‘Gaining staff trust has been a challenge’: diary of a trainee care manager

Natalie Crisp reflects on being challenged by her supervisor, gaining the trust of experienced staff and learning the benefits of positive risk taking for service users as she learns the ropes of social care management.

Natalie Crip with a service user from care provider mcch

I am now over halfway through my year on the National Skills Academy for Social Care’s graduate management trainee scheme, and I can’t believe how quickly the time has gone! I have had my first performance review, and everything seems to be progressing well.

I am currently acting as services co-ordinator at one of mcch’s large day centres, and so am filling a real job role, with real responsibilities. I’ve really enjoyed having a full-time base, and it’s been really nice to be able to put into practice some of the management skills that I learnt in the first half of my placement. I’ve also been able to see first-hand the practical applications of some of the projects I was previously working on, such as mapping the outcomes of sessions.
Gaining staff trust

It has certainly been a steep learning curve, and I am gradually learning to balance all of the conflicting priorities. I have never managed a large group of people before, so gaining the respect and trust of people who have worked in the service for many years has been a challenge. I am grateful for the advice and support of my fantastic placement supervisor. It’s been interesting seeing the change in our relationship; she still remains someone I am able to go to for advice, but she also now asks searching questions if things haven’t been done quite properly!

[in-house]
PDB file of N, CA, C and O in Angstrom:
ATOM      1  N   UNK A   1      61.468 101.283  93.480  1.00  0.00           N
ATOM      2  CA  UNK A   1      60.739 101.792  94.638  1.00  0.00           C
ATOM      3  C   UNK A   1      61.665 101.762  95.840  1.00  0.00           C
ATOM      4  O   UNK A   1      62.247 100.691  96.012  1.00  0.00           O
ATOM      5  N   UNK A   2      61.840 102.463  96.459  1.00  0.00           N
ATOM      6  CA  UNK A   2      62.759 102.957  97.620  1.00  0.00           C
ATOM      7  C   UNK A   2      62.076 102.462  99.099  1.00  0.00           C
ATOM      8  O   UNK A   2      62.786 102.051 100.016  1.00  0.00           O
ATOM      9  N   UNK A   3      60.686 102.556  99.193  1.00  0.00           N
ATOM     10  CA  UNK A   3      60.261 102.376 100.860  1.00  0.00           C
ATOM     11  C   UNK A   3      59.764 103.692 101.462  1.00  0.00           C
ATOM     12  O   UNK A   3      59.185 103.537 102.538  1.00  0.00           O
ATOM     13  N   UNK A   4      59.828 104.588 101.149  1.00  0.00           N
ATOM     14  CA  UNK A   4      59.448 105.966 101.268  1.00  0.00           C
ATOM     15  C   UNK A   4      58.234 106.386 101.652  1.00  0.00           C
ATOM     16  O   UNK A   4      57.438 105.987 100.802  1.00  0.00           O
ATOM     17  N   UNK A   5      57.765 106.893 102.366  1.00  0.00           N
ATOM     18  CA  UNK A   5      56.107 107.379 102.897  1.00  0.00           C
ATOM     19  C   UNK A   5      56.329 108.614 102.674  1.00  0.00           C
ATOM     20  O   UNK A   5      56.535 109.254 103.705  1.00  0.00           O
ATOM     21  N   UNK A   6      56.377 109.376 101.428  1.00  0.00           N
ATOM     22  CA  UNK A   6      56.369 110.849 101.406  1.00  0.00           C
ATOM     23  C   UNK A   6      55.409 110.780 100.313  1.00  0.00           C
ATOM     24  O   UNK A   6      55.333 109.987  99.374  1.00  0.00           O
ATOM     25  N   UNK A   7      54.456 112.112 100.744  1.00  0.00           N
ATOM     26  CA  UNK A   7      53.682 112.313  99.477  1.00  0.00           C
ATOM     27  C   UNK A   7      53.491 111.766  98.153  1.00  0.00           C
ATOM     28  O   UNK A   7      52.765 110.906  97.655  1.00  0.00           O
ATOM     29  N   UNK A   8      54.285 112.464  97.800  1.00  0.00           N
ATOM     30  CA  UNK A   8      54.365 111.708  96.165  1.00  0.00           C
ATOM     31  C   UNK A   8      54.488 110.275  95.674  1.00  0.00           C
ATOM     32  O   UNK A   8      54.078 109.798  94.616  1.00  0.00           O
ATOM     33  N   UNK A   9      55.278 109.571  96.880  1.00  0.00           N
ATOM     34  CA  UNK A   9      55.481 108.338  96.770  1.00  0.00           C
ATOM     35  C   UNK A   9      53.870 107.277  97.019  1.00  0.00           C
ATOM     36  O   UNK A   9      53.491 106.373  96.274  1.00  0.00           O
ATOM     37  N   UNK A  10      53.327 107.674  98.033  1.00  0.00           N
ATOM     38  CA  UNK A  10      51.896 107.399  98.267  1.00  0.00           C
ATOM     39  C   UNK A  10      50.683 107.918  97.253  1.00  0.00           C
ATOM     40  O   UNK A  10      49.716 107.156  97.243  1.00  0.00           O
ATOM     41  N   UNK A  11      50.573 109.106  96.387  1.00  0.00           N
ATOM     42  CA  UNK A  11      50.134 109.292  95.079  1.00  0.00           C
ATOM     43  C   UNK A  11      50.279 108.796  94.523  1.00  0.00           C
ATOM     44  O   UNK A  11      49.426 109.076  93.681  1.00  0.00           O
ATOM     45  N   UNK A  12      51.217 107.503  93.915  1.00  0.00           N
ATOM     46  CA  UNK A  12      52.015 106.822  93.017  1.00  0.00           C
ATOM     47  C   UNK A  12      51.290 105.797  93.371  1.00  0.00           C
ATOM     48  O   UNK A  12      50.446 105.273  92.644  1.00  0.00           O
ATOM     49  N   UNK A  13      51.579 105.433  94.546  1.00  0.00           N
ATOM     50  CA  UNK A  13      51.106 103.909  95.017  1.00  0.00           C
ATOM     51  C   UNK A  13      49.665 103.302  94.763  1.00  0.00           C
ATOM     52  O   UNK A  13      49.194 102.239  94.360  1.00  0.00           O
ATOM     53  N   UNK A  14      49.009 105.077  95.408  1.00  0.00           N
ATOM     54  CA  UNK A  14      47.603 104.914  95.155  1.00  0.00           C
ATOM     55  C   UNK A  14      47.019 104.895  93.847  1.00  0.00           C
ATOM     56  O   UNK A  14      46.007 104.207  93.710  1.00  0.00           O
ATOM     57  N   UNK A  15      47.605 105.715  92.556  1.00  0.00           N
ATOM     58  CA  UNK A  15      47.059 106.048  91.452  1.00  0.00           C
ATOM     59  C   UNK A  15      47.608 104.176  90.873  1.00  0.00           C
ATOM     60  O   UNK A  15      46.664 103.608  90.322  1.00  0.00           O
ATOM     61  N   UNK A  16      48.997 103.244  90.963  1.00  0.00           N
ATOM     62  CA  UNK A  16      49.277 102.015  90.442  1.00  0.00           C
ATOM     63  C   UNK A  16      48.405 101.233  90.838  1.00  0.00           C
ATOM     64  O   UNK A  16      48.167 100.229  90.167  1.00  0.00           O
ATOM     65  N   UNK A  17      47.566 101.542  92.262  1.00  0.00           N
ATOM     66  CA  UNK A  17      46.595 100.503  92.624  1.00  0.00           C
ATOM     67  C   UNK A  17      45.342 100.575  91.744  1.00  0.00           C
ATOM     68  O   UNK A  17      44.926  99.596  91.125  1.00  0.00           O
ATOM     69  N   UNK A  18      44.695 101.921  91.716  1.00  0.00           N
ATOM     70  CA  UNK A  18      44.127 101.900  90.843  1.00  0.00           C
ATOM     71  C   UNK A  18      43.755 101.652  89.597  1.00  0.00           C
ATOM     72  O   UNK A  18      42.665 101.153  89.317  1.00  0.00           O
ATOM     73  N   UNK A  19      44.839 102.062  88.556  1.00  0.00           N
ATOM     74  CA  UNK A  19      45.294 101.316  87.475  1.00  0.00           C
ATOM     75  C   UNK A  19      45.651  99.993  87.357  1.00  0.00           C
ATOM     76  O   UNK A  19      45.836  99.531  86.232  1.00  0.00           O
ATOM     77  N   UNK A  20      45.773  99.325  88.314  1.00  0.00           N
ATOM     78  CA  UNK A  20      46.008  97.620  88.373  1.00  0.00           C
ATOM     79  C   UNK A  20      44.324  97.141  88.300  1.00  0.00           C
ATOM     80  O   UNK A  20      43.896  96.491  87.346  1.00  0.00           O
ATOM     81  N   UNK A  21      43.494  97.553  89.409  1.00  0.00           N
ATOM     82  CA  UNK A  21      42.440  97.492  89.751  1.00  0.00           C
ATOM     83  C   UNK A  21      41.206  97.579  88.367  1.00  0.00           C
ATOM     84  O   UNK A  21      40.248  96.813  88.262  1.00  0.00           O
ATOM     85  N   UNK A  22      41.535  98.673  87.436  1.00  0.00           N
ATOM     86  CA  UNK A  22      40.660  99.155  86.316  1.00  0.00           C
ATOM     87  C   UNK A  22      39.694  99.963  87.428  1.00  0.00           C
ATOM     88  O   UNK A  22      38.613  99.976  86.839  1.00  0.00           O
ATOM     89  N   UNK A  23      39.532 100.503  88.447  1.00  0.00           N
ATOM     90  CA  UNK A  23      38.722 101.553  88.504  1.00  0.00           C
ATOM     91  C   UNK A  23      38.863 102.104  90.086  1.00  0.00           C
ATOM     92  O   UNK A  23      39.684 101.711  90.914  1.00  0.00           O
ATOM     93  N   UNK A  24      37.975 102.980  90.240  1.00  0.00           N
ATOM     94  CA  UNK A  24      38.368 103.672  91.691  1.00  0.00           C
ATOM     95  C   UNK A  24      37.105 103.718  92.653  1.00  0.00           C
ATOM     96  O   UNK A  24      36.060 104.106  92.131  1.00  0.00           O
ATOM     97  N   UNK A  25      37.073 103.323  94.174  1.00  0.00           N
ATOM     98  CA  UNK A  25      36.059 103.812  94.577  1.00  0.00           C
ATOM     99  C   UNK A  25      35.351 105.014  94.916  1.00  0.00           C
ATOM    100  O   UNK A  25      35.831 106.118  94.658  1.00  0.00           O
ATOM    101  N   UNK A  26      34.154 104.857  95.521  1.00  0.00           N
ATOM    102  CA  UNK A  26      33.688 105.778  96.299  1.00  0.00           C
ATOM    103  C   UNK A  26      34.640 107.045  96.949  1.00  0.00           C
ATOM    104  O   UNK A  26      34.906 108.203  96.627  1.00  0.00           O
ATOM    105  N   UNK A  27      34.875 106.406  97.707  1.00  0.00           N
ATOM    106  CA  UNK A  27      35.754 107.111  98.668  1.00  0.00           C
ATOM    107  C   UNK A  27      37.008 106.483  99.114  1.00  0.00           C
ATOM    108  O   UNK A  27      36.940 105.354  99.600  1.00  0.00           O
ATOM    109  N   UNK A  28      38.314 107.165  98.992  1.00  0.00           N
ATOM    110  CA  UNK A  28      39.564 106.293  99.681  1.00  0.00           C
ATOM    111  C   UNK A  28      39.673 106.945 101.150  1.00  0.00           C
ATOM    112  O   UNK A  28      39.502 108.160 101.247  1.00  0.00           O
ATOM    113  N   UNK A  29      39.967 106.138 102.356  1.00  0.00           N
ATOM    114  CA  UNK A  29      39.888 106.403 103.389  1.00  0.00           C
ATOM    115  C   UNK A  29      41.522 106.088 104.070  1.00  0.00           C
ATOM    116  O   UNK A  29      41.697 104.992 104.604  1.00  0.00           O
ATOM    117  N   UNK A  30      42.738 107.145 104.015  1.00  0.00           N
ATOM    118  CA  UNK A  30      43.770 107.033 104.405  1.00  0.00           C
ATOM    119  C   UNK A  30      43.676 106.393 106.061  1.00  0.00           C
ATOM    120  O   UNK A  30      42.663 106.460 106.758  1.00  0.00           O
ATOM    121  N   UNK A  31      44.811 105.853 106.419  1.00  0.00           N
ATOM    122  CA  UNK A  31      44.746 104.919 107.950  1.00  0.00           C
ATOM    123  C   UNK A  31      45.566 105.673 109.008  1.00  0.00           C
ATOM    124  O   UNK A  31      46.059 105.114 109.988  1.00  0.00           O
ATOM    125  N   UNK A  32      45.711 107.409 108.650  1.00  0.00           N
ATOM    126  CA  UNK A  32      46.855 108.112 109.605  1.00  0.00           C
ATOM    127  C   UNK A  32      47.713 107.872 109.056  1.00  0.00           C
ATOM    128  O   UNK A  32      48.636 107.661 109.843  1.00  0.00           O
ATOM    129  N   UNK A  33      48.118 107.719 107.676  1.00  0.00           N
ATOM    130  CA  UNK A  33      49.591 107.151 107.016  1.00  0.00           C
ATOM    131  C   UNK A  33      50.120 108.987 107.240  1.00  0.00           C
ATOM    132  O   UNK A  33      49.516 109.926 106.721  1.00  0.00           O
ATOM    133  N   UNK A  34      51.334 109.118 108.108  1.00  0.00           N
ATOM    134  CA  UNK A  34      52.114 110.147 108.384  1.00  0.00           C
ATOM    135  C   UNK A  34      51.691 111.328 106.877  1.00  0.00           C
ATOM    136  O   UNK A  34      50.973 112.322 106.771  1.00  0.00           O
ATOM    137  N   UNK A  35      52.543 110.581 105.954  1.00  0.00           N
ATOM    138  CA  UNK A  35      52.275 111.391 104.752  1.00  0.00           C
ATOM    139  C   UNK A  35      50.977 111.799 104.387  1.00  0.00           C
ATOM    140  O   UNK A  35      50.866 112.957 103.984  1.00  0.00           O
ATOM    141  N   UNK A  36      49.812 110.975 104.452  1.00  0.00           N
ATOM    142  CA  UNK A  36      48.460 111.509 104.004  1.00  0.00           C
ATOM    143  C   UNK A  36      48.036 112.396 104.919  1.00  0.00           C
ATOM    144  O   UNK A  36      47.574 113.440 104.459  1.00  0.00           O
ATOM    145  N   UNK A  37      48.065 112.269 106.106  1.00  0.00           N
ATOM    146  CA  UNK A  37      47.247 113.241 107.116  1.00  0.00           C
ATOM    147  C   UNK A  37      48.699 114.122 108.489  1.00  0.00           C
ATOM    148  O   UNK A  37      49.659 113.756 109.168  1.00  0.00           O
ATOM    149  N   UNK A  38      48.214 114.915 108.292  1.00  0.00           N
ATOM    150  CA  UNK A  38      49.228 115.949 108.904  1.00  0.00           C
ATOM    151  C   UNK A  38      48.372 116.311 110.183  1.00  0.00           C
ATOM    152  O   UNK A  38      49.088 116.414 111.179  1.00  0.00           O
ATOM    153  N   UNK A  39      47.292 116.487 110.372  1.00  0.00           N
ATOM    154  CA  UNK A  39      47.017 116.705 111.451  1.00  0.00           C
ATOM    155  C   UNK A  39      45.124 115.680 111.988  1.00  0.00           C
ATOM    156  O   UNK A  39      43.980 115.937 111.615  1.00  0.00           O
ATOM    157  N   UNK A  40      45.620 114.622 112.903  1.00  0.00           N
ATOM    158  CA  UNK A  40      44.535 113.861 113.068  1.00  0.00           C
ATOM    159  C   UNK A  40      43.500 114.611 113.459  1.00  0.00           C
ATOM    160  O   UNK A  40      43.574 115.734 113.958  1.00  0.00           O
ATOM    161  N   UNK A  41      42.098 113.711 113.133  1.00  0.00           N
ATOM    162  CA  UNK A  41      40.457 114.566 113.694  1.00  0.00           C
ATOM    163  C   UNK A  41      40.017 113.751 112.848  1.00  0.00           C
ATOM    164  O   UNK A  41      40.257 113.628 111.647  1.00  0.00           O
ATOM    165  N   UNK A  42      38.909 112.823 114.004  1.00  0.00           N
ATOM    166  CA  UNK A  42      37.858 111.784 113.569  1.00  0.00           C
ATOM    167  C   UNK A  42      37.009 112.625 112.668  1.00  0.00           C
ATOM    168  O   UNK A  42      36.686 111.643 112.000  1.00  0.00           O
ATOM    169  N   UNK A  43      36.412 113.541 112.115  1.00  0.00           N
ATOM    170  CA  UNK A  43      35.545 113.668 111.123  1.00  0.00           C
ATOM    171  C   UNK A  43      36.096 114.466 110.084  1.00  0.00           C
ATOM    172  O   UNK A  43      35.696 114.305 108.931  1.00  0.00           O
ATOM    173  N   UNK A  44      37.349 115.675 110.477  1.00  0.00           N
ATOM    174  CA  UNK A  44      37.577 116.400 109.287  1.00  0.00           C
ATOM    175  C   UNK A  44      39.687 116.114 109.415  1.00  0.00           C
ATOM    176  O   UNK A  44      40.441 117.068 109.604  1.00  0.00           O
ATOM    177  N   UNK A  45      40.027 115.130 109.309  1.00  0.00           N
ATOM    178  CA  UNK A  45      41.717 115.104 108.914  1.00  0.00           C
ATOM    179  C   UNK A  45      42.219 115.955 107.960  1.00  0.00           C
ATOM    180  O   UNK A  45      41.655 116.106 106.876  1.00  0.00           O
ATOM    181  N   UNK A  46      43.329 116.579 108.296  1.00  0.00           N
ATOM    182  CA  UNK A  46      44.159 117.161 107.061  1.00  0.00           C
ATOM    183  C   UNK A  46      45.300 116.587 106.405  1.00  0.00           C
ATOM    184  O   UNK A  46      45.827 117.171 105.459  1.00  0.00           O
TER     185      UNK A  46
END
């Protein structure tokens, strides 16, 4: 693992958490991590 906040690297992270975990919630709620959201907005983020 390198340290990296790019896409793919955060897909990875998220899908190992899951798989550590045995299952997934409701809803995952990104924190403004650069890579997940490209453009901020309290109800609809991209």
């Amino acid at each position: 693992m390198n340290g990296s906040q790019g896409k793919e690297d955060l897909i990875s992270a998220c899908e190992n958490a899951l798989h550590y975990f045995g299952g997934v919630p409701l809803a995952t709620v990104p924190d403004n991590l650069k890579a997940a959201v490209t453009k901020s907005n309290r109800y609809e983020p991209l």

This month I’ve also written an assignment on risk assessments, as part of my Institute of Leadership and Management qualification. It was a really challenging assignment, but one which was also really relevant to my new role. I ended up focusing on the benefits of positive risk taking, and balancing  this with a duty of care. Serendipitously, one of my colleagues has organised a trip to an adventure centre in Essex, and some of the people who attend the day centre will be going.

Turning theory into practice

Among other things, they’ll be doing 4×4 jeep riding, going jet skiing and playing laser tag. Everyone is really looking forward to the trip, and it is great to see the theoretical side of the graduate scheme matching up with what is actually happening in the work place!

Within mcch I’ve also been looking at the results of a medication audit, which was undertaken throughout the organisation, and have ensured that all of its recommendations have been included on an updated version of their medication policy, which will be submitted to the board of directors in due course.

I am sure that the next six months of the scheme will go just as quickly, and I am sure that they will continue to be just as interesting and varied. I’m looking forward to seeing what happens next.

Natalie Crisp is a trainee on this year’s National Skills Academy for Social Care graduate management training scheme, for which she has been placed with learning disability, autism and mental health provider mcch.

Related articles

Diary of a trainee manager: ‘Our job is about more than providing personal care

‘Why I want to be a social care manager – to celebrate life’

More from Community Care

Comments are closed.